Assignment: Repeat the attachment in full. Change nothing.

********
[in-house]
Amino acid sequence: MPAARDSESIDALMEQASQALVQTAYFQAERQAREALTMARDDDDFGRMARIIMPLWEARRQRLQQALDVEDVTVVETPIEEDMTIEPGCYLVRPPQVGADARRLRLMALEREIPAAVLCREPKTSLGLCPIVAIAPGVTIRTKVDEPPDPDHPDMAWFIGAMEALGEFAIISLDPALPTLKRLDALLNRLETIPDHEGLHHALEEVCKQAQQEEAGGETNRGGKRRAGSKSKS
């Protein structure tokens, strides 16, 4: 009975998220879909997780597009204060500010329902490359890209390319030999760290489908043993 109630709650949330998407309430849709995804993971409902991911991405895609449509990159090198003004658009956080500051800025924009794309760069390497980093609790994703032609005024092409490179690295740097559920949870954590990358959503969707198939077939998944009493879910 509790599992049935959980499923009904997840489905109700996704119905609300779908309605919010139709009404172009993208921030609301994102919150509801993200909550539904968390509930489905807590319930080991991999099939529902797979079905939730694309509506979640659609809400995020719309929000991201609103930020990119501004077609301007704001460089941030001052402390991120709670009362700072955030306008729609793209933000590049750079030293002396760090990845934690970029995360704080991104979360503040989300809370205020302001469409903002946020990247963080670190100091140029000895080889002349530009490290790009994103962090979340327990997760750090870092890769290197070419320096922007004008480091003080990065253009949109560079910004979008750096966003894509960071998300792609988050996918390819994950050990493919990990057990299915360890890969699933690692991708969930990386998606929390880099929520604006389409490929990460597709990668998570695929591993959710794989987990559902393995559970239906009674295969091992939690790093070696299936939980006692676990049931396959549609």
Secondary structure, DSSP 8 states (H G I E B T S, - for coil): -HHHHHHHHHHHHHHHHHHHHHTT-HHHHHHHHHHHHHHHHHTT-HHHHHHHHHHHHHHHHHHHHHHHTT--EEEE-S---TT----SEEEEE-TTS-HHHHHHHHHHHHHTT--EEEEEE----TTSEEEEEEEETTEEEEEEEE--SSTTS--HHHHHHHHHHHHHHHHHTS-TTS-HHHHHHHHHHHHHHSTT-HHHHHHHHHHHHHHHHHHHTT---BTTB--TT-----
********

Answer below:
[in-house]
Amino acid sequence: MPAARDSESIDALMEQASQALVQTAYFQAERQAREALTMARDDDDFGRMARIIMPLWEARRQRLQQALDVEDVTVVETPIEEDMTIEPGCYLVRPPQVGADARRLRLMALEREIPAAVLCREPKTSLGLCPIVAIAPGVTIRTKVDEPPDPDHPDMAWFIGAMEALGEFAIISLDPALPTLKRLDALLNRLETIPDHEGLHHALEEVCKQAQQEEAGGETNRGGKRRAGSKSKS
């Protein structure tokens, strides 16, 4: 009975998220879909997780597009204060500010329902490359890209390319030999760290489908043993 109630709650949330998407309430849709995804993971409902991911991405895609449509990159090198003004658009956080500051800025924009794309760069390497980093609790994703032609005024092409490179690295740097559920949870954590990358959503969707198939077939998944009493879910 509790599992049935959980499923009904997840489905109700996704119905609300779908309605919010139709009404172009993208921030609301994102919150509801993200909550539904968390509930489905807590319930080991991999099939529902797979079905939730694309509506979640659609809400995020719309929000991201609103930020990119501004077609301007704001460089941030001052402390991120709670009362700072955030306008729609793209933000590049750079030293002396760090990845934690970029995360704080991104979360503040989300809370205020302001469409903002946020990247963080670190100091140029000895080889002349530009490290790009994103962090979340327990997760750090870092890769290197070419320096922007004008480091003080990065253009949109560079910004979008750096966003894509960071998300792609988050996918390819994950050990493919990990057990299915360890890969699933690692991708969930990386998606929390880099929520604006389409490929990460597709990668998570695929591993959710794989987990559902393995559970239906009674295969091992939690790093070696299936939980006692676990049931396959549609």
Secondary structure, DSSP 8 states (H G I E B T S, - for coil): -HHHHHHHHHHHHHHHHHHHHHTT-HHHHHHHHHHHHHHHHHTT-HHHHHHHHHHHHHHHHHHHHHHHTT--EEEE-S---TT----SEEEEE-TTS-HHHHHHHHHHHHHTT--EEEEEE----TTSEEEEEEEETTEEEEEEEE--SSTTS--HHHHHHHHHHHHHHHHHTS-TTS-HHHHHHHHHHHHHHSTT-HHHHHHHHHHHHHHHHHHHTT---BTTB--TT-----